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During the pandemic, remote work became the norm, and system administrators needed remote management tools more than ever. Products that were once mainly designed for the MSP space are now required for traditional sysadmins.
So, I was looking for a simple RMM tool to manage my small fleet of workstations and laptops (approx. 100 hosts), and I noticed that a new, Open Source software tool had cropped up and was competing with commercial RMMs in terms of performance and feature lists. Its name is Tactical RMM.
Tactical RMM features
Currently, the Tactical RMM agent supports only Windows operating systems (from Windows 7 to Windows Server 2019). Linux and macOS agents are in the planning stage.
The feature list, which grows with every release, comprises the following:
- Remote desktop control, leveraged by MeshCentral
- Real-time remote background (shell, file browser with download/upload)
- Remote command and script execution (batch, PowerShell, and Python scripts)
- Event log viewer
- Service management
- Windows patch management
- Automated checks with alerting (CPU, disk, memory, services, scripts, event logs)
- Automated task runner (run scripts on a schedule)
- Remote software installation via Chocolatey
- Software and hardware inventory
Installation requires some Linux skills. It is recommended to install Tactical RMM on a dedicated server. The process is straightforward. Updating the server is also as easy as downloading and launching a bash script.
To keep the installation and upgrade process easy, it is recommended that a public IP address be assigned to the Tactical RMM installation.
The user interface is clean, modern, and fast. Under a single pane of glass, you can manage the entire life cycle of your client machines.
Once you have defined your client and site structure, you can create a deployment. Select the agent type, expiration date, whether you want to enable agent ping and RDP support, and the OS architecture.
When your deployment is created, you can download the installer using the link provided:
Now, you can install the agent on your client machines using your method of choice: GPO, PowerShell, or manually. A minute after your agent is installed, it will magically appear in your managed client section. Agent updates are automatically managed by the Tactical RMM Server.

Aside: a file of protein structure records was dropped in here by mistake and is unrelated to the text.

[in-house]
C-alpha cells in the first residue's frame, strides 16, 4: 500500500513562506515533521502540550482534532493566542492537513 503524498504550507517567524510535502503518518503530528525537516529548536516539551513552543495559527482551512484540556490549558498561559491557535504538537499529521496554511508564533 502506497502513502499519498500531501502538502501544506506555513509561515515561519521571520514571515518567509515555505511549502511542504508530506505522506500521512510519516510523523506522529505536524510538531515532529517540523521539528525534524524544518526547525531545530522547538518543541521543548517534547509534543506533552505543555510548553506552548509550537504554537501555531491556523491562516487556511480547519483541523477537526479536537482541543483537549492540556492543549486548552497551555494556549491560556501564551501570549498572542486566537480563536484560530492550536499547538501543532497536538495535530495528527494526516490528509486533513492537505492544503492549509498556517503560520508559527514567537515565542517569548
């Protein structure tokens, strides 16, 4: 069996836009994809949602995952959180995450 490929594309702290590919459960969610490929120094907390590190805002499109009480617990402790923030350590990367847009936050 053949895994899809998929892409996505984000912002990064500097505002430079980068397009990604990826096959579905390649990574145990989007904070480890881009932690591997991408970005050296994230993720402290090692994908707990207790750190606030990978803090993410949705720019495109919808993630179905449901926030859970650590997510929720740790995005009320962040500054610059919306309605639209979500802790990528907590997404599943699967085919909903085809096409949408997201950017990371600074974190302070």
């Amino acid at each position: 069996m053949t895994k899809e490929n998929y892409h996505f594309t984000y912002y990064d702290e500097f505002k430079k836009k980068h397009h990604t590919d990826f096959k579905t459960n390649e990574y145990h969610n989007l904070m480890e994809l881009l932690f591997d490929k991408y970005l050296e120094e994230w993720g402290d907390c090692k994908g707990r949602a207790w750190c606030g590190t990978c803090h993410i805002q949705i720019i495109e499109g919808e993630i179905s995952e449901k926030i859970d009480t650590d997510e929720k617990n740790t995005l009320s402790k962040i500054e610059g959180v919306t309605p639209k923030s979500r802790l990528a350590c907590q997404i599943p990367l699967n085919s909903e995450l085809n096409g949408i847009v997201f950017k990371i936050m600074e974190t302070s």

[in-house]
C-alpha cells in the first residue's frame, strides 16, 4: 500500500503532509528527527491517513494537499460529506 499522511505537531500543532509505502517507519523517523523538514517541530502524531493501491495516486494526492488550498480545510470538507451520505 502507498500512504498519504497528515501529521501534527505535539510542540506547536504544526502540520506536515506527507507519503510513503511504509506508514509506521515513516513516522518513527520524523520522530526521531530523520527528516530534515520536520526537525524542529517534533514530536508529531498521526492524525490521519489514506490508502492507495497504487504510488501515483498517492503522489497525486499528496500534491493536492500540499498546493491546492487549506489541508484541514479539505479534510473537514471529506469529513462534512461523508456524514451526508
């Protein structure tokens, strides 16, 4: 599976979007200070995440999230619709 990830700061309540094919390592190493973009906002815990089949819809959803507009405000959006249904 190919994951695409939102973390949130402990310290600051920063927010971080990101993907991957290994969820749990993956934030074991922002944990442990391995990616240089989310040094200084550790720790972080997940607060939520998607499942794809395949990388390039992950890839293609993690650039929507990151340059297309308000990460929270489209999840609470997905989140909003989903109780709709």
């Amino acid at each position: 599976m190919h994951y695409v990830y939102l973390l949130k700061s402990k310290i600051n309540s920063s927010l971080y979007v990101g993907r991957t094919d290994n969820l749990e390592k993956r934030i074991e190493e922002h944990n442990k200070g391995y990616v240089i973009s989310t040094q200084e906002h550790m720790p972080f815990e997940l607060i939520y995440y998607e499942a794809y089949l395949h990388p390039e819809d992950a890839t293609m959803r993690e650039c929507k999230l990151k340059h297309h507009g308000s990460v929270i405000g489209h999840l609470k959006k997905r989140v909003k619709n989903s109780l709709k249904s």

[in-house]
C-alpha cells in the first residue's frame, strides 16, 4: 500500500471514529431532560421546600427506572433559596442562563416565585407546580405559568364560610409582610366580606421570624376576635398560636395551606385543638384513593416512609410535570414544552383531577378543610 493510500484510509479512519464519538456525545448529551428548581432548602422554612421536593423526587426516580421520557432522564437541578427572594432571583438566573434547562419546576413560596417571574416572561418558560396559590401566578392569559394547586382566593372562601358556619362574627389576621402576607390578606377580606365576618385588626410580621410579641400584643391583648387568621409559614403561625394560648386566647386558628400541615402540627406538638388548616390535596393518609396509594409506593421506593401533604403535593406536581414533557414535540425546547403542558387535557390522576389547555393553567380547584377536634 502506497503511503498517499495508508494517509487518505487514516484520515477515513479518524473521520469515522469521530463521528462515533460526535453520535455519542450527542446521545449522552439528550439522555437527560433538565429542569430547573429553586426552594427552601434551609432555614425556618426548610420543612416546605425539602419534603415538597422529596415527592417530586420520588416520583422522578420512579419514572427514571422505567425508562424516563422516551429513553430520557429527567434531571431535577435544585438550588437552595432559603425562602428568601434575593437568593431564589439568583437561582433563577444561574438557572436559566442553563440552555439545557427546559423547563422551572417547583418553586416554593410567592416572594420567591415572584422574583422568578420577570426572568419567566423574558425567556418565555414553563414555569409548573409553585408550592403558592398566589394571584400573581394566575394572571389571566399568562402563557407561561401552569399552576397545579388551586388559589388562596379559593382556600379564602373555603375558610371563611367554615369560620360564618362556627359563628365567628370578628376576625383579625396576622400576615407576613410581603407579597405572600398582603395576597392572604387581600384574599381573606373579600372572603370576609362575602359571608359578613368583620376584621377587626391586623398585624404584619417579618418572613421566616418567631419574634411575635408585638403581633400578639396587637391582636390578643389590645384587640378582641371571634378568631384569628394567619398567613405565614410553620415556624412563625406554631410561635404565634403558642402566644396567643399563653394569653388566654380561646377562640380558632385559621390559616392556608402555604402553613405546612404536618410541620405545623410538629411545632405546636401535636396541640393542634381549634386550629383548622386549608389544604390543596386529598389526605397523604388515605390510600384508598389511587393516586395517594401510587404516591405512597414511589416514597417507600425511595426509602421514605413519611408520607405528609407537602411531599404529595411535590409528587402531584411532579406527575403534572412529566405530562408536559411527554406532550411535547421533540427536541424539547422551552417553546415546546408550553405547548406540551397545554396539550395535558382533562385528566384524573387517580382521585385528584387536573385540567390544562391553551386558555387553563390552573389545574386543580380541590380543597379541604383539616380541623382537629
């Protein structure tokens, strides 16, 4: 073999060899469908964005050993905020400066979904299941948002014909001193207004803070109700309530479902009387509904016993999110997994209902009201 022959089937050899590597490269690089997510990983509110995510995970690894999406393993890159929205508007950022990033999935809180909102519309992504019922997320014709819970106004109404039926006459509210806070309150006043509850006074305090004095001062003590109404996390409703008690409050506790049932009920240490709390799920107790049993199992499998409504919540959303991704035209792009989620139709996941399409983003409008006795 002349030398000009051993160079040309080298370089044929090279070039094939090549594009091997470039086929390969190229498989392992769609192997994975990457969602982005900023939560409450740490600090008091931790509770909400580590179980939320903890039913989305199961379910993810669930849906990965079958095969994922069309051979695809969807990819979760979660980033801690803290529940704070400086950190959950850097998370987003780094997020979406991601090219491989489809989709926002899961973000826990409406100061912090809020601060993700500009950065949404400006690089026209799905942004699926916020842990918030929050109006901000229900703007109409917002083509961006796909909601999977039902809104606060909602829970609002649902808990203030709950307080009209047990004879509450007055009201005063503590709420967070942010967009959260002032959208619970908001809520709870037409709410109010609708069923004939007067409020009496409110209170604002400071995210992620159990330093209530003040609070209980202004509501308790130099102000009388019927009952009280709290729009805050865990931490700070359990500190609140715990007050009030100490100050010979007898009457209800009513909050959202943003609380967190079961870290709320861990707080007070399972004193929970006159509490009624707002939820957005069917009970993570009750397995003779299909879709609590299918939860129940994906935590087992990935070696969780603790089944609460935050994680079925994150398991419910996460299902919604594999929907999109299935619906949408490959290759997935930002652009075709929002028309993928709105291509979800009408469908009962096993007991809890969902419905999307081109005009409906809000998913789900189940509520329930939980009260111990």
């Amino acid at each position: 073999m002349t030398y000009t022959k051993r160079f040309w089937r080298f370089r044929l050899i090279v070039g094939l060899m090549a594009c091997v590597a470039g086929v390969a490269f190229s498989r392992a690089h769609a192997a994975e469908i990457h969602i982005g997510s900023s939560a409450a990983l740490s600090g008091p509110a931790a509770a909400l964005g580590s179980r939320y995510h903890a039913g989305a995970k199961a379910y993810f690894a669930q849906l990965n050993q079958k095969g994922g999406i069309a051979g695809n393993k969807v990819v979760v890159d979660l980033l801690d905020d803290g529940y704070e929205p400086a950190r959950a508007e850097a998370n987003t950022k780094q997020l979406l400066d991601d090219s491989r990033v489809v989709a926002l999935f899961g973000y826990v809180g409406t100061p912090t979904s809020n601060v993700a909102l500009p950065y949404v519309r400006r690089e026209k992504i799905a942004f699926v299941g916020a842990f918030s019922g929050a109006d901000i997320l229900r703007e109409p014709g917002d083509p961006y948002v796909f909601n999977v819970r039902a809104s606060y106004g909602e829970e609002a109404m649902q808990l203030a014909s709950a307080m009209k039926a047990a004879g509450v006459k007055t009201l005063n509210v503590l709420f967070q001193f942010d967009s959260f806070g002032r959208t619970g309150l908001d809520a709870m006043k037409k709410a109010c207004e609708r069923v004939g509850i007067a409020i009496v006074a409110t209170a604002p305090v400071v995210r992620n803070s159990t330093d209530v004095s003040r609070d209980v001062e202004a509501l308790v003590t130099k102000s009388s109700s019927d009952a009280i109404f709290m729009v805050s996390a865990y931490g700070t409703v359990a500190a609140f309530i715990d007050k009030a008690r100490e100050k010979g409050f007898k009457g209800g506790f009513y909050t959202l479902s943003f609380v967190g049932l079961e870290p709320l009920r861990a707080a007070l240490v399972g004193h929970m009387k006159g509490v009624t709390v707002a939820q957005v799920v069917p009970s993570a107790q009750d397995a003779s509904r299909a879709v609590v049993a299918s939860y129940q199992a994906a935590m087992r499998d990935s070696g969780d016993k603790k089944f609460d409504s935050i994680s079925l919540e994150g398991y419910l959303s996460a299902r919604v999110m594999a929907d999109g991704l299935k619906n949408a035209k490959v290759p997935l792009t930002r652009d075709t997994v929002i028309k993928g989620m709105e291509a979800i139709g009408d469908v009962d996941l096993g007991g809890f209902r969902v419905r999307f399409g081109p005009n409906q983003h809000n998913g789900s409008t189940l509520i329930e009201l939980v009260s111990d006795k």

From a management perspective, you can do everything you need to perform periodical maintenance routines and provide remote support to users:
- Check machine and asset information.
- Check installed software and install new software, pulled directly from the Chocolatey library.
- Run scripts, pulled from the Tactical RMM script library.
- Schedule checks and receive alerts (by email or SMS).
- Schedule tasks, which are basically scripts (PowerShell or batch files). You can also execute a task in "Collector Mode," in which the output can be used to update a field on the host inventory. Tasks can also be triggered by a scheduled check failure.
Scheduled checks and scheduled tasks can be assigned at the client/site level using the Automation Manager. In the Automation Manager, you can also define patch management policies. You can decide by patch severity (critical, important, moderate, low, or other) if the patch will be automatically installed, manually installed, or ignored. You can also select which schedule to apply. If automatically applied, you can reboot machines when required by updates.
When it comes to endpoint management, Tactical RMM reveals its full power. When you right-click on an endpoint item, a very rich context menu appears:
My favorite feature is the "Take Control" action, which instantly opens a MeshCentral window and instantiates a blazing fast remote desktop connection.
Another interesting feature is the Remote Background action, which can be used for troubleshooting a machine without interrupting user activity. You can open a command prompt, manage files, and check services, processes, and Windows events.
Tactical RMM provides a simple yet effective way to manage users and permissions, using a granular permission scheme. Every significant action is logged and can be further audited. Currently, only local authentication is supported with 2FA enforced, but it looks like a SAML/LDAP integration is planned.
From a software security perspective, Tactical RMM developers ensure that API endpoints used for agent management are decoupled from user interface endpoints.
At the time of writing this article, the Open Source RMM Agent executable is not digitally signed. However, the developers offer a subscription service in the form of a GitHub sponsorship to provide digitally signed agent files if a user needs them. This means that if you want to use the Open Source agent, you need to add the agent folder/executables to the exclusion list of your endpoint protection software.
Tactical RMM is developed in Django, so under the hood almost every function provided is callable via the API. Thus, integration with other products (for example, your favorite ticketing system) is fairly easy.
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Although Tactical RMM is a young product, the energy and community orientation that the developers demonstrate gives me hope that the project will continue to grow in the right direction. We now have an RMM that is fast, stable, and functional. In the future, I expect an even more reliable multiplatform product enriched with even more enterprise features.